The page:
3. New delivery channels are thriving. New delivery channels, such as urgent care centers, retail clinics and even telemedicine, are creating new options without the “medical home” or coordination that was expected to reduce costs and improve outcomes.
  4. Independent physicians are struggling. As referrals are shifting to in-system networks, independent physicians are finding their panels shrinking and have limited experience in marketing or growth strategies.
  5. Some ancillary services are being cut out of the system. Ancillary services—from nursing homes to visiting nurses to back-office support companies—are finding their referral streams truncated. Their value propositions no longer have their former value.
  6. Lower costs have not resulted. What this means for consumers and insurers is not yet clear. For systems, however, there are immediate financial benefits as they add facility fees onto charges that used to be done by physicians.

Consumers are driven by, and are driving, change

True, today’s healthcare consumer is becoming a more educated user of healthcare services. How are they actually doing that? By taking advantage of readily accessible data and information that allows them to have open conversations with their doctors about diagnosis and treatment options.

This all sounds great, but what we have heard in our research and seen in the market suggests there are some unintended consequences:

  • Angry doctors. Angry doctors kept telling us that they couldn’t convince patients to get X-rays and lab work at the location they recommended. In fact, they couldn’t convince them to get the services at all. Patients didn’t agree that they needed them. And they wanted to shop for better prices. The ability to provide the patient with the right options has become more limited by the system. For both the patient and the doctor, the issue is, “who is in charge of my health, and my money?”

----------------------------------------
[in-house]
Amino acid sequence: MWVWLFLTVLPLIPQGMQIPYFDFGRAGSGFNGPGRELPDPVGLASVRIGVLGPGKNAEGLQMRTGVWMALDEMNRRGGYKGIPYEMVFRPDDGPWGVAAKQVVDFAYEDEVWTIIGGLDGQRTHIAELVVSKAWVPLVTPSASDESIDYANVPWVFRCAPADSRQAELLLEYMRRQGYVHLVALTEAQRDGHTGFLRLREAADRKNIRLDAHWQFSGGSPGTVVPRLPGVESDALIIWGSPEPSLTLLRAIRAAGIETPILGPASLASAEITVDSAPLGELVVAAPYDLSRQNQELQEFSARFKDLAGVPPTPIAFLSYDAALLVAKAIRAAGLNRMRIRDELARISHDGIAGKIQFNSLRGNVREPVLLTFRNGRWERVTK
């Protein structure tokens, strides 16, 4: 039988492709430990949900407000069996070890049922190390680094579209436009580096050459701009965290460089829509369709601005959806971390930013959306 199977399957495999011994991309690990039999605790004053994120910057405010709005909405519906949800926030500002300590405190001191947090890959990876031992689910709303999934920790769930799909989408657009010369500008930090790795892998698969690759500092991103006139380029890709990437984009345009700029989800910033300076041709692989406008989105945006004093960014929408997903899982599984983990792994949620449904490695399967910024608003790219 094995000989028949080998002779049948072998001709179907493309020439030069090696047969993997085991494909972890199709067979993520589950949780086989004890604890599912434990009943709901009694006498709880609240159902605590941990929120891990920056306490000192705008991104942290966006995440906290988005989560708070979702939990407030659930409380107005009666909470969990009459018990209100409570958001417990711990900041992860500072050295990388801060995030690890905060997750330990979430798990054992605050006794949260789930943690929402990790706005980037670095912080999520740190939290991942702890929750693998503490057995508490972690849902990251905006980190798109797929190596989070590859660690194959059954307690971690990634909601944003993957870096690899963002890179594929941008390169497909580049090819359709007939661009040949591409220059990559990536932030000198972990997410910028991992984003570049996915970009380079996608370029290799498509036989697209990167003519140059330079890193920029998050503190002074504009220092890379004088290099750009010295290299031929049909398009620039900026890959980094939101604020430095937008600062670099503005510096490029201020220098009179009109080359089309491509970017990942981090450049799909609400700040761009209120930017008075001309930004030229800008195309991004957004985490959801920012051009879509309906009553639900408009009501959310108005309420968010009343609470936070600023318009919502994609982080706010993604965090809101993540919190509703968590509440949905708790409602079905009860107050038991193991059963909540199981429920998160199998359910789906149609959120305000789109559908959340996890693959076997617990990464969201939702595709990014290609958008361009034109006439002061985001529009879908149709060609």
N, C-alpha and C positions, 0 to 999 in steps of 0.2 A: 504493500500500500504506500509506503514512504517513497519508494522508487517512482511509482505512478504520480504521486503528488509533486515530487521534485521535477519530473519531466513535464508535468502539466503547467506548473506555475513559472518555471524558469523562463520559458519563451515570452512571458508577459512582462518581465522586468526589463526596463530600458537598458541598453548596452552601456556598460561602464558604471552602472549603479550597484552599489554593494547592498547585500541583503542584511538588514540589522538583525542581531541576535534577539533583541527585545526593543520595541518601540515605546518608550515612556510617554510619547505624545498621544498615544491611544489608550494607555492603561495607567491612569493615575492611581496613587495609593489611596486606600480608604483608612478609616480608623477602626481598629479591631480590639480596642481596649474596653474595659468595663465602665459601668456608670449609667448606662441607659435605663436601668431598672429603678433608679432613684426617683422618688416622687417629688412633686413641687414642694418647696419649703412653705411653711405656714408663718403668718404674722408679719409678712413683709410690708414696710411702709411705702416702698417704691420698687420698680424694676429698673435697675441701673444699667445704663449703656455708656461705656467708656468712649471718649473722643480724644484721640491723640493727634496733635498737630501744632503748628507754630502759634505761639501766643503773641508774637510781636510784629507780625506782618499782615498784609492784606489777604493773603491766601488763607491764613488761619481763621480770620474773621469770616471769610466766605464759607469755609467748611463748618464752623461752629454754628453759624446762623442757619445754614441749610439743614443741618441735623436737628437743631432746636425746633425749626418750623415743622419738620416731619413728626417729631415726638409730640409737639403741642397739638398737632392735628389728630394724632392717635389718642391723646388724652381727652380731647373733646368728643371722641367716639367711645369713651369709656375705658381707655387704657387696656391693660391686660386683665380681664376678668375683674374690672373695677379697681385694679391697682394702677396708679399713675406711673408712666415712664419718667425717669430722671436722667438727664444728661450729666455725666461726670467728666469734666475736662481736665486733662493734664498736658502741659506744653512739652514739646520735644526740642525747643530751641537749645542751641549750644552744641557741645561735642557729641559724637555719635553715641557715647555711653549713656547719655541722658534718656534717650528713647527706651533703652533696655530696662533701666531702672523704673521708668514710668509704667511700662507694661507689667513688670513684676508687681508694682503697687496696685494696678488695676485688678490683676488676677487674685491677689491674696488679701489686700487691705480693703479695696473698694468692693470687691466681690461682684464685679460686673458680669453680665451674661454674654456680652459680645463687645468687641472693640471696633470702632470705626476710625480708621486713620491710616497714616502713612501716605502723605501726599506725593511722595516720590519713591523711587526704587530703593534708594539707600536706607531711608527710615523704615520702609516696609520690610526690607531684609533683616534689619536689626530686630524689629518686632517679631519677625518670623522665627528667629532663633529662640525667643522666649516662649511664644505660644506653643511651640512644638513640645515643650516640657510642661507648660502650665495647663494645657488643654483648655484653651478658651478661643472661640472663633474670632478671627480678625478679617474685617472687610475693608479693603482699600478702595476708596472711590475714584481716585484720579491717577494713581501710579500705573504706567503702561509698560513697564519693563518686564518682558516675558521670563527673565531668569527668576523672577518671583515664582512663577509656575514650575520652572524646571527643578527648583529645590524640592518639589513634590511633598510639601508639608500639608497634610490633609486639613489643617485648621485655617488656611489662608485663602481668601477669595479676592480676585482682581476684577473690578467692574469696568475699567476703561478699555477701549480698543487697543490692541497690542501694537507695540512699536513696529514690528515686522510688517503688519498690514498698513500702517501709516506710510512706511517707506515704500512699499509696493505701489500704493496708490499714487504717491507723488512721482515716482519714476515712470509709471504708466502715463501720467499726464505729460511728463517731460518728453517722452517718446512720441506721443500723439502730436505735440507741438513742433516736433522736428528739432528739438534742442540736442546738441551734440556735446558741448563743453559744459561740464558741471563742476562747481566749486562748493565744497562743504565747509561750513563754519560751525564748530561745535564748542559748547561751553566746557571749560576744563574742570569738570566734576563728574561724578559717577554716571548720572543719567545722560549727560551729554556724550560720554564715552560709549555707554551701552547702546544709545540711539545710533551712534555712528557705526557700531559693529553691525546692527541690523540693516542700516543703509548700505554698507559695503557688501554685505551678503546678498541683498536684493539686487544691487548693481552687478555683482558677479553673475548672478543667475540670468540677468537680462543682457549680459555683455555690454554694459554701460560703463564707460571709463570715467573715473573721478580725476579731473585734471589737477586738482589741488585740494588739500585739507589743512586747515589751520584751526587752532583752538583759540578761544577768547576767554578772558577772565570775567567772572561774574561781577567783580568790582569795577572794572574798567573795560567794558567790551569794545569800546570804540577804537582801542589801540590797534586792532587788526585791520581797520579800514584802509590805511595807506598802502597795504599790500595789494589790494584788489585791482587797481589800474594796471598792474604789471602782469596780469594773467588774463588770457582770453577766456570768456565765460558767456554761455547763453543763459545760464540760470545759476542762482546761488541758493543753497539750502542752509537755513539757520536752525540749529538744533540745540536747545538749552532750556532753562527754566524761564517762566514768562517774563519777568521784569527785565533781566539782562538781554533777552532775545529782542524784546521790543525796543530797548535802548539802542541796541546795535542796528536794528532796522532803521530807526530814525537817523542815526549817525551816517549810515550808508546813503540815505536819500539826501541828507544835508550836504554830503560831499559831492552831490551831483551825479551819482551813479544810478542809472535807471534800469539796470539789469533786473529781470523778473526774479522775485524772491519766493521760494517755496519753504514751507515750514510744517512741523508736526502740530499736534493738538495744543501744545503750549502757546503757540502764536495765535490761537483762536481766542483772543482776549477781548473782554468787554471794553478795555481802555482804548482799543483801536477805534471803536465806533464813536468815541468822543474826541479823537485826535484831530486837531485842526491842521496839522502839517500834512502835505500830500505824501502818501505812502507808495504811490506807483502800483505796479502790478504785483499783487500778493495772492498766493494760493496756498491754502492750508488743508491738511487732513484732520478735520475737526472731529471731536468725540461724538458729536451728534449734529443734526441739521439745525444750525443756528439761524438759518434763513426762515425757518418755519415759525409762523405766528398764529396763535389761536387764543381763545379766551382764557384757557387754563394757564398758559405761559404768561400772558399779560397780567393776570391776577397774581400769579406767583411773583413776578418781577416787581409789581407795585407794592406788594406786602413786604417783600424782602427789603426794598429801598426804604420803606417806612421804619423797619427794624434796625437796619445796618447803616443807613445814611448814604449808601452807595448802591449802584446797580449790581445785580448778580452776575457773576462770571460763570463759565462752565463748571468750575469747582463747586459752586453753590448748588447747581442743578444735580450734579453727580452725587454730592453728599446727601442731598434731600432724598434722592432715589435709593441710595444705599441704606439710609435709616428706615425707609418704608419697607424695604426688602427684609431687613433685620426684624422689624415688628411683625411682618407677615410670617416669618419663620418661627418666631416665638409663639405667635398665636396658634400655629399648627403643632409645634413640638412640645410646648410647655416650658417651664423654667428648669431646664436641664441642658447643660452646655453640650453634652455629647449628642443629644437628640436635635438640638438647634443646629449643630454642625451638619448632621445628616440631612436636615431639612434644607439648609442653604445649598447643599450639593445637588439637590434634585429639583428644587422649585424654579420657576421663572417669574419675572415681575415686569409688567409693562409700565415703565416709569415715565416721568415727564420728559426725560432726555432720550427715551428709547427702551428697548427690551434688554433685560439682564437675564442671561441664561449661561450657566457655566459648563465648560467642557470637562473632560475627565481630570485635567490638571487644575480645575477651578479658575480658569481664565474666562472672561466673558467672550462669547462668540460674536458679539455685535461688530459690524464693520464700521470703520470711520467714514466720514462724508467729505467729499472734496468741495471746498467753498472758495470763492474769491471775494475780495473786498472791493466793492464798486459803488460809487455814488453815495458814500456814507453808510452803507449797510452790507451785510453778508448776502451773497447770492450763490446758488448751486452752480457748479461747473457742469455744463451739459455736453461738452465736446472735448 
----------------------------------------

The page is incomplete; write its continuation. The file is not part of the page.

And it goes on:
• Commoditization of physicians. Rapid growth in urgent care centers has provided our clients with a new base of patient/customers. These patients have different expectations. They aren’t going to sit and discuss their care options—they want speed, ease and quality of care without a relationship with a doctor. Indeed, they believe urgent care centers and the doctors inside them are “all the same.” They feel that all doctors practice “evidence-based medicine.”
  • Lack of patient loyalty. While it is assumed that a system consolidation should not generate patient disruption, we’ve actually been seeing three things: patients are indeed searching for options beyond their previous doctors; and patients whose hospital is not part of a system are having to pay more to see their previous doctors who have been acquired or joined a system and may be out of network now. These patients are angry; and patients are using the Internet with greater ease and speed to find solutions for care that fits their time schedule and at a place that’s convenient for them.

These changes are not going away. How physicians are adapting to them will be the subject of our next blog. Stay tuned.

Andrea J. Simon, Ph.D., is a former marketing, branding and culture change senior vice president at Hurley Medical Center in Flint, Michigan. She also is president and CEO of Simon Associates Management Consultants.